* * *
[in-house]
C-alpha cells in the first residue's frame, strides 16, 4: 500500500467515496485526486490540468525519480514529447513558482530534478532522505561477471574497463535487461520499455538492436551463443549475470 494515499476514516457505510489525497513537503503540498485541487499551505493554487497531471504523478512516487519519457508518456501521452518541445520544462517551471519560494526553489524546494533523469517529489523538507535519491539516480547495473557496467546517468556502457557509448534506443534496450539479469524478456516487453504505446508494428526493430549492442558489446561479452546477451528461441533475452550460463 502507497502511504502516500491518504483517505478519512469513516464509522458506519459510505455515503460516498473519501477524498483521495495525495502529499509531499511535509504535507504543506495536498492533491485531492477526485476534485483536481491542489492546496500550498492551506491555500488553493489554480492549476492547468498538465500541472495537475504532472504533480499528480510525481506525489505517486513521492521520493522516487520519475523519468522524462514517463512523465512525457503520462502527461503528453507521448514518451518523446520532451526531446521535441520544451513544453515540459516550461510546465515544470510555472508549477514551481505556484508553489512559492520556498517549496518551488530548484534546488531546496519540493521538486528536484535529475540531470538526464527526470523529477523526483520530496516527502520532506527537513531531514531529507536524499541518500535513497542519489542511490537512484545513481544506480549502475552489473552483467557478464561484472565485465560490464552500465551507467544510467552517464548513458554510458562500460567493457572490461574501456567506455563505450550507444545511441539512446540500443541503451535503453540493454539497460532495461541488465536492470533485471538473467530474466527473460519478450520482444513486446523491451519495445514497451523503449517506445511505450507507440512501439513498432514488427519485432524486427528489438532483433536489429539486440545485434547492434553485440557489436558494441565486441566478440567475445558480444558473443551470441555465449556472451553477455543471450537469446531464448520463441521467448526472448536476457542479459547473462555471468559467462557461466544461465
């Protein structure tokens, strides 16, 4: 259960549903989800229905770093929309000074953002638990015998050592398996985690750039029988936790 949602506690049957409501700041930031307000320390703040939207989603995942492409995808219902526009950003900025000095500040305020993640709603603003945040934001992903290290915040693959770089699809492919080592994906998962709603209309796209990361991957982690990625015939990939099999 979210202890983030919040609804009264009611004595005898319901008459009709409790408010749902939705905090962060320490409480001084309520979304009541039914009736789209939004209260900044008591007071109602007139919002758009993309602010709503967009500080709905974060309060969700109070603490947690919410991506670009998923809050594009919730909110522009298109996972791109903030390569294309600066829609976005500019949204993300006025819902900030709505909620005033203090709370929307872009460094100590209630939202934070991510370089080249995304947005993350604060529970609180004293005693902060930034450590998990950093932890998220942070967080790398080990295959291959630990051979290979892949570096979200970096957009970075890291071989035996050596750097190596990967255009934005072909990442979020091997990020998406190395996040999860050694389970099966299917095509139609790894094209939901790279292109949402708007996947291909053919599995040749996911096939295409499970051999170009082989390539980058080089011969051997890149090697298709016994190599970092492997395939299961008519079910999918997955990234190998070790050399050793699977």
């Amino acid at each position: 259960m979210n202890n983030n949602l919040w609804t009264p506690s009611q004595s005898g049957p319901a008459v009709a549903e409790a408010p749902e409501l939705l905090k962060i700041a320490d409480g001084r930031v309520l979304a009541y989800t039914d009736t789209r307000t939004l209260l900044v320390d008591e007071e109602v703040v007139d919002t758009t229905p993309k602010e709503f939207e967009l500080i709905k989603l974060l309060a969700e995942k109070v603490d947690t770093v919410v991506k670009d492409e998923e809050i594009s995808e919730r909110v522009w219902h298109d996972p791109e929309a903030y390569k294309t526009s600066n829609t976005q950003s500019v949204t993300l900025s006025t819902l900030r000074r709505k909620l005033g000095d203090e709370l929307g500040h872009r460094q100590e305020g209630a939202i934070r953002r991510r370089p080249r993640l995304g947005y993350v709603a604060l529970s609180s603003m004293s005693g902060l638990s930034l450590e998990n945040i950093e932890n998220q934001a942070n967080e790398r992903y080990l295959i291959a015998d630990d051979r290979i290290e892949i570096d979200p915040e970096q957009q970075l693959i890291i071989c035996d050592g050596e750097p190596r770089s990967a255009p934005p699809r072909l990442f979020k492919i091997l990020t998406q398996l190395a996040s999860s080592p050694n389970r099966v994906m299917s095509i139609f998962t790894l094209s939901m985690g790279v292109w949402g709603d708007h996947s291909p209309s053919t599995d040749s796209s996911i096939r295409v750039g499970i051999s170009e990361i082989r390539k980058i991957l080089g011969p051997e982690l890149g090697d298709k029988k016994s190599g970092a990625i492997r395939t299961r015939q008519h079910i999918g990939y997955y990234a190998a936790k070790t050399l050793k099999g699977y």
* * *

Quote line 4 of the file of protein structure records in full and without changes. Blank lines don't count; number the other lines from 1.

């Amino acid at each position: 259960m979210n202890n983030n949602l919040w609804t009264p506690s009611q004595s005898g049957p319901a008459v009709a549903e409790a408010p749902e409501l939705l905090k962060i700041a320490d409480g001084r930031v309520l979304a009541y989800t039914d009736t789209r307000t939004l209260l900044v320390d008591e007071e109602v703040v007139d919002t758009t229905p993309k602010e709503f939207e967009l500080i709905k989603l974060l309060a969700e995942k109070v603490d947690t770093v919410v991506k670009d492409e998923e809050i594009s995808e919730r909110v522009w219902h298109d996972p791109e929309a903030y390569k294309t526009s600066n829609t976005q950003s500019v949204t993300l900025s006025t819902l900030r000074r709505k909620l005033g000095d203090e709370l929307g500040h872009r460094q100590e305020g209630a939202i934070r953002r991510r370089p080249r993640l995304g947005y993350v709603a604060l529970s609180s603003m004293s005693g902060l638990s930034l450590e998990n945040i950093e932890n998220q934001a942070n967080e790398r992903y080990l295959i291959a015998d630990d051979r290979i290290e892949i570096d979200p915040e970096q957009q970075l693959i890291i071989c035996d050592g050596e750097p190596r770089s990967a255009p934005p699809r072909l990442f979020k492919i091997l990020t998406q398996l190395a996040s999860s080592p050694n389970r099966v994906m299917s095509i139609f998962t790894l094209s939901m985690g790279v292109w949402g709603d708007h996947s291909p209309s053919t599995d040749s796209s996911i096939r295409v750039g499970i051999s170009e990361i082989r390539k980058i991957l080089g011969p051997e982690l890149g090697d298709k029988k016994s190599g970092a990625i492997r395939t299961r015939q008519h079910i999918g990939y997955y990234a190998a936790k070790t050399l050793k099999g699977y």